The general rule is that a contractor who performed work for a tenant cannot file a mechanic’s lien on the real property unless the owner-landlord consents to the improvement. Such consent may be actual or implied. Generally, the owner must have indicated, through some affirmative act, a willingness to have the improvement made.
In the recent case of Ferrara v Peaches Café, LLC, decided by the Court of Appeals, consent was found in a lease which requires or permits a tenant to make improvements to the leased premises. Therefore, the court permitted the contractor to foreclose on the lien.
COR Ridge Road Company, LLC owns commercial property that it leased to Peaches Café LLC, where Peaches intended to operate a restaurant. The written lease required Peaches to supply “[a]ll electrical work other than items furnished by [COR].” The lease further provided that Peaches could not commence construction work on the property without COR’s consent, and that Peaches could only use contractors approved by COR. Finally, the lease stated that any alterations, additions, or improvements to the premises “shall at once become a part of the realty and belong to [COR] and shall be surrendered with the Premises.”
Ferrara was retained by Peaches to perform the electrical work on the property, which it performed satisfactorily. Peaches failed to pay Ferrara, and Ferrara filed a mechanic’s lien against the property. Ferrara sued to foreclose on the lien.
Ferrara moved for summary judgment on its lien foreclosure cause of action, and COR moved for summary judgment dismissing that claim. COR argued that it did not have any dealings with the contractor and did not “expressly” or “directly” consent to the performance of the work. According to COR, liability could not be imposed on the owner for the debts of the tenant. The trial court granted COR’s motion and dismissed the contractor’s foreclosure action. Ferrara appealed.
On appeal, Ferrara argued that Section 3 of the Lien Law permits a contractor to file a lien for improvements made with the consent of the owner, and that COR consented to the work set forth in the lease, which required Peaches to make certain alterations to the rented space. The Appellate Division reversed the trial court’s decision and granted Ferrara summary judgment against COR, relying upon well settled case law which holds that the landlord’s consent need not be specifically granted, but can also be implied from the terms of a tenant’s lease. Here, the requirement in the lease that Peaches make certain improvements is sufficient to imply the owner’s consent. The Appellate Division also rejected COR’s argument that a clause in the lease that disclaims liability for any mechanic’s lien arising as a result of work by Peaches extinguishes the Owner’s liability for the lien. The court found that the disclaimer provision was merely an indemnification clause meant for Peaches to ultimately repay COR for any monies COR had to pay out to a lienor. COR appealed to the Court of Appeals.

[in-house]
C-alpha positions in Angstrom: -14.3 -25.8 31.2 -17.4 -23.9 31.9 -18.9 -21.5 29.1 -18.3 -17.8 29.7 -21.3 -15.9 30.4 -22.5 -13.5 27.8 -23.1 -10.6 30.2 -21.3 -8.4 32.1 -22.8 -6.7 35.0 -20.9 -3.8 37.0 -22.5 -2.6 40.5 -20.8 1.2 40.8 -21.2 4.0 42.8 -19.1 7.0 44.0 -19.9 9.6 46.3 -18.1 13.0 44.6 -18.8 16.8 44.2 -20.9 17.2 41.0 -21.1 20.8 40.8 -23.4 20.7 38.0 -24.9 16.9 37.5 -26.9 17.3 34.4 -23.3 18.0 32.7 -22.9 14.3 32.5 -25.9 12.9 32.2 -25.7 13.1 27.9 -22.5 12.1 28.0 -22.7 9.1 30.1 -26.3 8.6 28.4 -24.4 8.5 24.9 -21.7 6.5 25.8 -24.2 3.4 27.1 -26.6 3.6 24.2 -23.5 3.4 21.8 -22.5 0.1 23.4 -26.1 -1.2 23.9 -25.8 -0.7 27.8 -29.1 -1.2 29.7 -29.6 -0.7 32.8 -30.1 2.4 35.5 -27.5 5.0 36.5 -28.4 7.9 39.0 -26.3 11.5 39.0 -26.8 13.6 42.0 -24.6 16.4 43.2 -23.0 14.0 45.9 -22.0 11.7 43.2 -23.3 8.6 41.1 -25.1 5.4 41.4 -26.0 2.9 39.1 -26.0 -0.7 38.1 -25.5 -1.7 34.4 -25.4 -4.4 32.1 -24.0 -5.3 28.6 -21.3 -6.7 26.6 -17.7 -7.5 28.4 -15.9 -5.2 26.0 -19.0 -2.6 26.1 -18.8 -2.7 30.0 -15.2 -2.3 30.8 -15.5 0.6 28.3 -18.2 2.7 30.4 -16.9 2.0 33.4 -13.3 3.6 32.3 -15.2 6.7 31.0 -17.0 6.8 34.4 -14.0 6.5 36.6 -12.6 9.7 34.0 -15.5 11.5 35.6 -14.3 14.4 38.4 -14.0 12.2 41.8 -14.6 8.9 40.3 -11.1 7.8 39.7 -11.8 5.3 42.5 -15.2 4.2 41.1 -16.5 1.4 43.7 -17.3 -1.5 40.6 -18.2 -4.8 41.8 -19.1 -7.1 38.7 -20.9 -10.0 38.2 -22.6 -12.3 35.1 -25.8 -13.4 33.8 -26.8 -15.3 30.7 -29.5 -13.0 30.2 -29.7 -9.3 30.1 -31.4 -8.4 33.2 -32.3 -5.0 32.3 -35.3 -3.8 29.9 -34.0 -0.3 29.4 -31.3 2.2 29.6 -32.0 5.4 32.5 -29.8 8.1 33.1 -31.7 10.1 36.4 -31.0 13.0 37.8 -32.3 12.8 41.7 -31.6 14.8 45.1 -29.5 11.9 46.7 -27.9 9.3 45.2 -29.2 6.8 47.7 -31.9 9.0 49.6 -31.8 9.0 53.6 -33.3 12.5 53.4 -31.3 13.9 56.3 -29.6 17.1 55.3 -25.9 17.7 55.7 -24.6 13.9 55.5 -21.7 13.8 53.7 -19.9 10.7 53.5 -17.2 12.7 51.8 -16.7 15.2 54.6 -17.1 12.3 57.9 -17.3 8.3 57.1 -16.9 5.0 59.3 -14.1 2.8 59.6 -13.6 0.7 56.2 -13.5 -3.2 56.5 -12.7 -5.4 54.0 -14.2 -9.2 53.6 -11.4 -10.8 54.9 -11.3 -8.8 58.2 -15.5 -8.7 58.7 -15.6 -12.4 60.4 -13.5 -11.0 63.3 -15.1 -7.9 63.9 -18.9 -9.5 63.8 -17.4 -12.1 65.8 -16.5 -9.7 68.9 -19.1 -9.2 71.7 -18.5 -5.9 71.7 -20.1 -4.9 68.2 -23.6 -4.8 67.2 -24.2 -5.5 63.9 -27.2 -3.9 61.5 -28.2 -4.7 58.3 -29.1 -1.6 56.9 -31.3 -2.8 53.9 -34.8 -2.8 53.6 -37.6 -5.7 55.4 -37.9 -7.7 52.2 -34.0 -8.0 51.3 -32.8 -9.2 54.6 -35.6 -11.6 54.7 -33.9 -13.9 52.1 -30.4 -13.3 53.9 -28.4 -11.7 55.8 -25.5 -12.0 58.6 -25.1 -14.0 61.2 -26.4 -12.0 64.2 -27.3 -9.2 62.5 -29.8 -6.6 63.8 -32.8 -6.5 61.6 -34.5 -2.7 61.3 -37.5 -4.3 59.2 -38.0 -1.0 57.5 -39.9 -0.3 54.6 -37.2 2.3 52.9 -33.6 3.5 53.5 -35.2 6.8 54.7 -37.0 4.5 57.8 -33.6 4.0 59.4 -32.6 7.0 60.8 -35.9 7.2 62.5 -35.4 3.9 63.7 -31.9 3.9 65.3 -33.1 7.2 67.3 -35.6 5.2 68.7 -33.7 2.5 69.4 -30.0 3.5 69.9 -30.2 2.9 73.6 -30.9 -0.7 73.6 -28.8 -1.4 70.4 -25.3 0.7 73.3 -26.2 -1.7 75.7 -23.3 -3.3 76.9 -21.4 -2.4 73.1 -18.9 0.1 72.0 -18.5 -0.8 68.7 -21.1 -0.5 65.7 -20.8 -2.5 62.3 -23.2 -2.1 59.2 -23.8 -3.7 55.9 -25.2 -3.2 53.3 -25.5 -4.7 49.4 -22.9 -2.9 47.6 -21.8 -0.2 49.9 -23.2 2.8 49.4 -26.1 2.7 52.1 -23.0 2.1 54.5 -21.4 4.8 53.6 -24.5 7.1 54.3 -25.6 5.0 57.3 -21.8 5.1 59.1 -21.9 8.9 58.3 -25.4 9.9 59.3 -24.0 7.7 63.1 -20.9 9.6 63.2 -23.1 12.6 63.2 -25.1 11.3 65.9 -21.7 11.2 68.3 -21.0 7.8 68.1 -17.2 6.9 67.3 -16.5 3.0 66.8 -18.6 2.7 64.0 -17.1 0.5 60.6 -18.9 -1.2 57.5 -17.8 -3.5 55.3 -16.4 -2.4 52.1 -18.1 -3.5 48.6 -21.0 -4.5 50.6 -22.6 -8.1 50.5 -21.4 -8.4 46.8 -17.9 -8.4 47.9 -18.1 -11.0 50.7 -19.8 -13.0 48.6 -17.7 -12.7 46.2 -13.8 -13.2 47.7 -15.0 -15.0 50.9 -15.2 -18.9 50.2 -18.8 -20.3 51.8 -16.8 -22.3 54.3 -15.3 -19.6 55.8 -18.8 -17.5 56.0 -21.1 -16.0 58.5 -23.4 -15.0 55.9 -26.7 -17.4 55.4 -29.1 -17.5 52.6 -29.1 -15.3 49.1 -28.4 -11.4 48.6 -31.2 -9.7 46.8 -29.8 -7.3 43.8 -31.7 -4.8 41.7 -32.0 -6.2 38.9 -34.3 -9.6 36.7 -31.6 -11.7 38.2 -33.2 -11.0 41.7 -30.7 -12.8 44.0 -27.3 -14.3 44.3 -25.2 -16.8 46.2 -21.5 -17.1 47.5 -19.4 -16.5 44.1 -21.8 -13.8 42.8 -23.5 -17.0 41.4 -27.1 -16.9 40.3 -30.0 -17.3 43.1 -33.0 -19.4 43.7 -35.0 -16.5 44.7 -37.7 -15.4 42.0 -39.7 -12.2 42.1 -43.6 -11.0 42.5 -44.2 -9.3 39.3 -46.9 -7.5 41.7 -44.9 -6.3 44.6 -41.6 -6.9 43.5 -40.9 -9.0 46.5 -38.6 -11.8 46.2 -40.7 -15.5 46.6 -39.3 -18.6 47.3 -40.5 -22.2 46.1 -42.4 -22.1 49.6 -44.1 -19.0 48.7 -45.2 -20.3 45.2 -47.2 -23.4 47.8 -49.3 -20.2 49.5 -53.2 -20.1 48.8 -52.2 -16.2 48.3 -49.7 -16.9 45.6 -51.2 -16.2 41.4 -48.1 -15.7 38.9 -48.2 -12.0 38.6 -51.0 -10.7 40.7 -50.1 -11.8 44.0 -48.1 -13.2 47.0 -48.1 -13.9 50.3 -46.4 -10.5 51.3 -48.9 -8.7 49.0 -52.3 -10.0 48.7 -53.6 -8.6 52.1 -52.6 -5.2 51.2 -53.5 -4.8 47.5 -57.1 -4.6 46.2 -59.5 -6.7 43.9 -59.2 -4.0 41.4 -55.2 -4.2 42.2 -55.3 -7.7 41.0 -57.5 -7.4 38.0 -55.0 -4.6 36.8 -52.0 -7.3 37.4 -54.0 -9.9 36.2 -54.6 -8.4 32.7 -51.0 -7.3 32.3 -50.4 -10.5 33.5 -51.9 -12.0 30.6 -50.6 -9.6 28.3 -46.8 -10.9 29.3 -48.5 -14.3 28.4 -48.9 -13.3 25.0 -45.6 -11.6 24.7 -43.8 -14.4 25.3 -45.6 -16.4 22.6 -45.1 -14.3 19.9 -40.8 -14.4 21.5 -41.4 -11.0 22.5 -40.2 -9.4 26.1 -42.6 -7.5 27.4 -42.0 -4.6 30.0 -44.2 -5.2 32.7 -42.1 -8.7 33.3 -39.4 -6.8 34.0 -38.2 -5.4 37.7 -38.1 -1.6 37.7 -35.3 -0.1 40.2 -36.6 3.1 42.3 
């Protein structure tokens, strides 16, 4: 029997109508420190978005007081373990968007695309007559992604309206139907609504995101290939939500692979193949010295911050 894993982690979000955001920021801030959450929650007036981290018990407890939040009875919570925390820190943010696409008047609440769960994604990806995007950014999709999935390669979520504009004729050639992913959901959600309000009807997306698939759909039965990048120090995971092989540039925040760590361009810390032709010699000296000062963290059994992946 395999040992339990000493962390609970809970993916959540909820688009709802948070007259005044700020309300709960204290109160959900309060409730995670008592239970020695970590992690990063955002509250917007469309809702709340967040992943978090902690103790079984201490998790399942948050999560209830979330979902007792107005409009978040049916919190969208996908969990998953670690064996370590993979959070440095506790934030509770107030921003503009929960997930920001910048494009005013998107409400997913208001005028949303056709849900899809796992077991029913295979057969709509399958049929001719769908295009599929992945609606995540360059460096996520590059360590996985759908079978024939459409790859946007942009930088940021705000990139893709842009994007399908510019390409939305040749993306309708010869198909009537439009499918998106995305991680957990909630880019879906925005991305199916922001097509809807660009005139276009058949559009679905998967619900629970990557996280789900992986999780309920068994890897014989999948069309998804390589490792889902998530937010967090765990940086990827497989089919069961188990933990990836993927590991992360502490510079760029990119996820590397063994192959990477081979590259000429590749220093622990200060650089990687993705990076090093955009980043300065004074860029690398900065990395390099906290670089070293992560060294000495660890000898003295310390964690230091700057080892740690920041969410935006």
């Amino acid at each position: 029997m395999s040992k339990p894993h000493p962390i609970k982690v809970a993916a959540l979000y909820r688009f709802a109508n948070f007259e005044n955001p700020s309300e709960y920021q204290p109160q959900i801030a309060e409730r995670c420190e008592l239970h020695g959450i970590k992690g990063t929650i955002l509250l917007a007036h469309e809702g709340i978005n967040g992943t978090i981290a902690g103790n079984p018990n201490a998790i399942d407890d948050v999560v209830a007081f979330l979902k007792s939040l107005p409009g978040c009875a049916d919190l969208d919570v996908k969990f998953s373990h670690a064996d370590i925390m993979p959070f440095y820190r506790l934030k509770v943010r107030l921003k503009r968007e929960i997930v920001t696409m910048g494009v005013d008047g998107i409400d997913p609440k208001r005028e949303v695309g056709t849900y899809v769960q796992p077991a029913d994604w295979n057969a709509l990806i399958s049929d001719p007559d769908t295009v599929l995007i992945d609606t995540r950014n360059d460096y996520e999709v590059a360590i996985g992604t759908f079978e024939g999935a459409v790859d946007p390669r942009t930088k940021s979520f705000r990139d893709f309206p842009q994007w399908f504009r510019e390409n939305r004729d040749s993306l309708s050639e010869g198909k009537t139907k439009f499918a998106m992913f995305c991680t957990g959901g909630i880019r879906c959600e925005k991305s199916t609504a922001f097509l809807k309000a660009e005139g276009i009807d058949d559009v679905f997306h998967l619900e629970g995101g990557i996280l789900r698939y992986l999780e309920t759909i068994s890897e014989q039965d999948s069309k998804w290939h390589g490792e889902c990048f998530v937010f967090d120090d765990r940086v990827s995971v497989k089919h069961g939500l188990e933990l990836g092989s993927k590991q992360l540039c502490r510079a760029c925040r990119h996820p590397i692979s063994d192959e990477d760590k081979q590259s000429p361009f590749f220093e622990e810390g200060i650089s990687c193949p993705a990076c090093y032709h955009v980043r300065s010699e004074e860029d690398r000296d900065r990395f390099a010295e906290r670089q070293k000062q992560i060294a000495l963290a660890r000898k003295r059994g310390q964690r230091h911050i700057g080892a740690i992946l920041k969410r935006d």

The Court of Appeals affirmed the decision of the Appellate Division, rejecting COR’s argument that a direct relationship between the landlord and the contractor was necessary to impose liability on the landlord. The Court noted that Peaches not only was obligated to make improvements, but COR also retained supervision over the work in the form of a veto over the contractor chosen and Peaches’ proposed plans. Based on these facts and well settled case law, the Court of Appeals found that the owner’s implied consent for the improvement, as spelled out in the lease, is sufficient to establish COR’s consent to the improvement.
Although the interpretation of what constitutes an owner’s implied consent to an improvement is a fact-based determination that will vary from case to case, it does not require a direct relationship between the owner-landlord and the lienor contractor. All that is required is that the owner either had taken an affirmative act or a course of conduct establishing such consent. Here, the lease obligated the tenant to make specific improvements to the property. This “affirmative act” was sufficient to establish the owner’s consent to the work performed under the lease so as to allow the contractor to enforce the lien as against the property owner.